The most significant change since the Industrial Revolution

The future looks bright and exciting for the industries of tomorrow. But the future starts today since most of the technologies mentioned above are already available. So what are you waiting, jump on the bandwagon of change and prepare your organisation for the challenges of the future!

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The use of Artificial Intelligence (AI) in Industry 4.0 has been baking for quite a while, but technology is now ripe enough to turn it into reality. It involves the infusion of data and smart automation within the manufacturing process together with human input. To do so, it makes use of various technologies such as the Internet of Things, Cloud Computing, Blockchain and others. Let us try for a second to understand why the use of AI is important.

If you are the owner of a manufacturing plant, then you’re probably familiar with having various machines working in tandem and producing thousands of devices every day. Monitoring the different processes which go on simultaneously is already a huge headache. Most probably, you are at the mercy of the various operators in order to ensure that the level of production is at least maintained. How- ever, even though you are taking the best possible measures to mitigate any risks and ensure that everything runs smoothly, things still go wrong. When they do, havoc breaks loose until the main issues are sorted out. Things get further complicated when problems arise during a weekend or a public holiday since the availability of skilled professionals is very limited and costly.

When production is halted, it obviously results in financial losses which might also impact production deadlines. Large production processes would normally depend on warehouses of raw materials, parts or other items. All of these cost a lot of money and involve huge risks if they are mismanaged. The handling of these assets alone is already a huge headache for management. And we haven’t even started considering how to improve the plant; maybe through optimisation or changing the basic configuration. But sometimes, when dealing with legacy systems, any change can be catastrophic and as such, management might be slow to respond towards the changing needs of the market. Sometimes, it is simply too late and the lack of decisive action leads the plant towards certain doom.

Do these scenarios sound too familiar? Well, the good thing is that most of them can be handled quite easily with today’s technologies. To understand what we mean, let us give you some examples.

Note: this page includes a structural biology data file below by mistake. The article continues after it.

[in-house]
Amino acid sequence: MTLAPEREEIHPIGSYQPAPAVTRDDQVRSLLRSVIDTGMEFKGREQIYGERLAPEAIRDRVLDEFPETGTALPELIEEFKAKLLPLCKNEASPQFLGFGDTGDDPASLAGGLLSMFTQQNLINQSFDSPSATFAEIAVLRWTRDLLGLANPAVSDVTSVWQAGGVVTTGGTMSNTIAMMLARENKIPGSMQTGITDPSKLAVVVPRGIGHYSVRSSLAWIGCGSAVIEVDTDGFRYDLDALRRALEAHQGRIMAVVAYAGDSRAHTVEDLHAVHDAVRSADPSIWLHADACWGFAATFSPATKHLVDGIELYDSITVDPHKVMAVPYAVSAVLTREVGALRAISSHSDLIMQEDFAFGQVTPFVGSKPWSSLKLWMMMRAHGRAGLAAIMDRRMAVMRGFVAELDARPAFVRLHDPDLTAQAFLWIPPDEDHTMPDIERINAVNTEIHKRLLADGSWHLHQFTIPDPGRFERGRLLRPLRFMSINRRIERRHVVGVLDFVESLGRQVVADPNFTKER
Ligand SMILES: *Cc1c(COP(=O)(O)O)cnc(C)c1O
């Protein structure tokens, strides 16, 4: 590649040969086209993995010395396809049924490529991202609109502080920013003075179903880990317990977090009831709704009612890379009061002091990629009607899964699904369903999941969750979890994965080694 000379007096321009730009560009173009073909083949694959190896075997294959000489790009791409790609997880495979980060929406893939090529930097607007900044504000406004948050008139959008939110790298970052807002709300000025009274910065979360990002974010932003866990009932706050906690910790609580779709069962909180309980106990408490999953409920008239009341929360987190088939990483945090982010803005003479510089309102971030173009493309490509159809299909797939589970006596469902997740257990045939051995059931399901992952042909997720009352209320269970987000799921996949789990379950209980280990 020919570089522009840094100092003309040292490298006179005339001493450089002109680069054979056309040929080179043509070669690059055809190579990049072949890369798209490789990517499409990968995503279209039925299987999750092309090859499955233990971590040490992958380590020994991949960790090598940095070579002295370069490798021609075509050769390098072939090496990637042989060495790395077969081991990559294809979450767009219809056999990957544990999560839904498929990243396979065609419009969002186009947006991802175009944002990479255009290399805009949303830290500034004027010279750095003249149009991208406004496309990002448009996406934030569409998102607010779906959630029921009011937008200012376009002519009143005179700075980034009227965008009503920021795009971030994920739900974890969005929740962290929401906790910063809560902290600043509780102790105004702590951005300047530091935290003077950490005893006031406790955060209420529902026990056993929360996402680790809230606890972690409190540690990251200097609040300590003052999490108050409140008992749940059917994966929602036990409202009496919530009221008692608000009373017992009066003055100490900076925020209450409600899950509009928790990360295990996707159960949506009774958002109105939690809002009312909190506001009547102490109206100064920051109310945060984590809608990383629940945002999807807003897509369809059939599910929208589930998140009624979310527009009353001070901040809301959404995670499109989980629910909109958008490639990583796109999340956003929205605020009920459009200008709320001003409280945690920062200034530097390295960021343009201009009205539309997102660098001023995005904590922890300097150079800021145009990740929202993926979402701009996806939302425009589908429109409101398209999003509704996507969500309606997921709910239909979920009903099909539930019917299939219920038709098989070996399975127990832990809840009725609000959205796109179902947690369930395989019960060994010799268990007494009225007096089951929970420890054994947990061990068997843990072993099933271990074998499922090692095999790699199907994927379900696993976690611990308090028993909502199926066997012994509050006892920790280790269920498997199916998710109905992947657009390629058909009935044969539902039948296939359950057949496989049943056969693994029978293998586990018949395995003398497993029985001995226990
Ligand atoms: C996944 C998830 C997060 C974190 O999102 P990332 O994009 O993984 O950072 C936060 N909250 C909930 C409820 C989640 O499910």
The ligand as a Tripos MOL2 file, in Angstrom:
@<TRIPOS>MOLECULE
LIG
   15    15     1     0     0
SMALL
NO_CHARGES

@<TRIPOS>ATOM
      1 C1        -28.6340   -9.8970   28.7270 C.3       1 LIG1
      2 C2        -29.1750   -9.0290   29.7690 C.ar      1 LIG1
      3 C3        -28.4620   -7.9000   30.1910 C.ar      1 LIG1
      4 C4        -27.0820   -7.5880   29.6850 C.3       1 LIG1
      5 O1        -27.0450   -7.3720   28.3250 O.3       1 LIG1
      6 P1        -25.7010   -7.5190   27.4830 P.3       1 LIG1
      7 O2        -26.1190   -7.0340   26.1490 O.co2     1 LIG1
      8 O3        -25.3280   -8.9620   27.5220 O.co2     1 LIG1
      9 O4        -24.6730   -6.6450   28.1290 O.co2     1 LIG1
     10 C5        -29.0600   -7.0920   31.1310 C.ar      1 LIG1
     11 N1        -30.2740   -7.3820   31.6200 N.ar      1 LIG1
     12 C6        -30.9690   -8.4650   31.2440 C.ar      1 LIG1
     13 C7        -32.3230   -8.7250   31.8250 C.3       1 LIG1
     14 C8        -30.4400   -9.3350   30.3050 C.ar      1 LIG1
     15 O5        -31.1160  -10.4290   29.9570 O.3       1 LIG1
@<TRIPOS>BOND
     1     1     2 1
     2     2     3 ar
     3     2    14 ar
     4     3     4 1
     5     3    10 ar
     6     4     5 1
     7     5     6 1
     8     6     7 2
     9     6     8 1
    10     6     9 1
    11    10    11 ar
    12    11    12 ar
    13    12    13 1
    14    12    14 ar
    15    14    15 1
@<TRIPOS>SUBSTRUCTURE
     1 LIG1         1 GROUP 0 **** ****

Micro-monitoring at a distance

Consider managing a plant with hundreds of machines, working like clockwork. To complicate matters, let’s imagine that there is more than one plant distributed around the world and located in different time-zones. How can you manage all of that?

The answer is that one can’t micromanage it! You’ll have people to do that, especially when the numbers start growing. But we all know that people are not infallible. The solution to that is to install an Intelligent Digital Twin (IDT) system capable of monitoring all of your machines with 24/7 constant coverage, irrespective of where they are physically located. You can forget about it and let the system take care of the issues which arise, whilst only alerting you when your attention is really needed. Furthermore, it will give you the peace-of-mind which you need since you can zoom into the inner workings of any machine when you want and in real-time.

Optimising your plant

Plant optimisation and improvement is a big game-changer. However, it is frequently ignored because as the saying goes, “if it ain’t broke, don’t fix it”.

But how true is that? Did anyone ever try calculating the opportunity loss of doing things in a different way? Most probably, it never happens because normally, you would have to rely on experts to drill down to that information.

With AI, this scenario changes because the system actually performs these calculations without needing to be prompted by anyone. It will constantly analyse the supply chain and quickly simulate the ideal and most efficient scenario for any particular job. It does so by looking at the current production, predicts potential downtime, slot in new tasks in the pipeline and make suggestions based upon deadlines such as delivery targets, the material available, etc.

Predicting the future

Predicting the future is not something easy but it is a very desirable feature especially when one considers that issues such as machine downtime, is one of the largest contributors to loss of production. In fact, 80% of companies are unable to calculate their true downtime costs. On average, companies record 4 hours of downtime daily!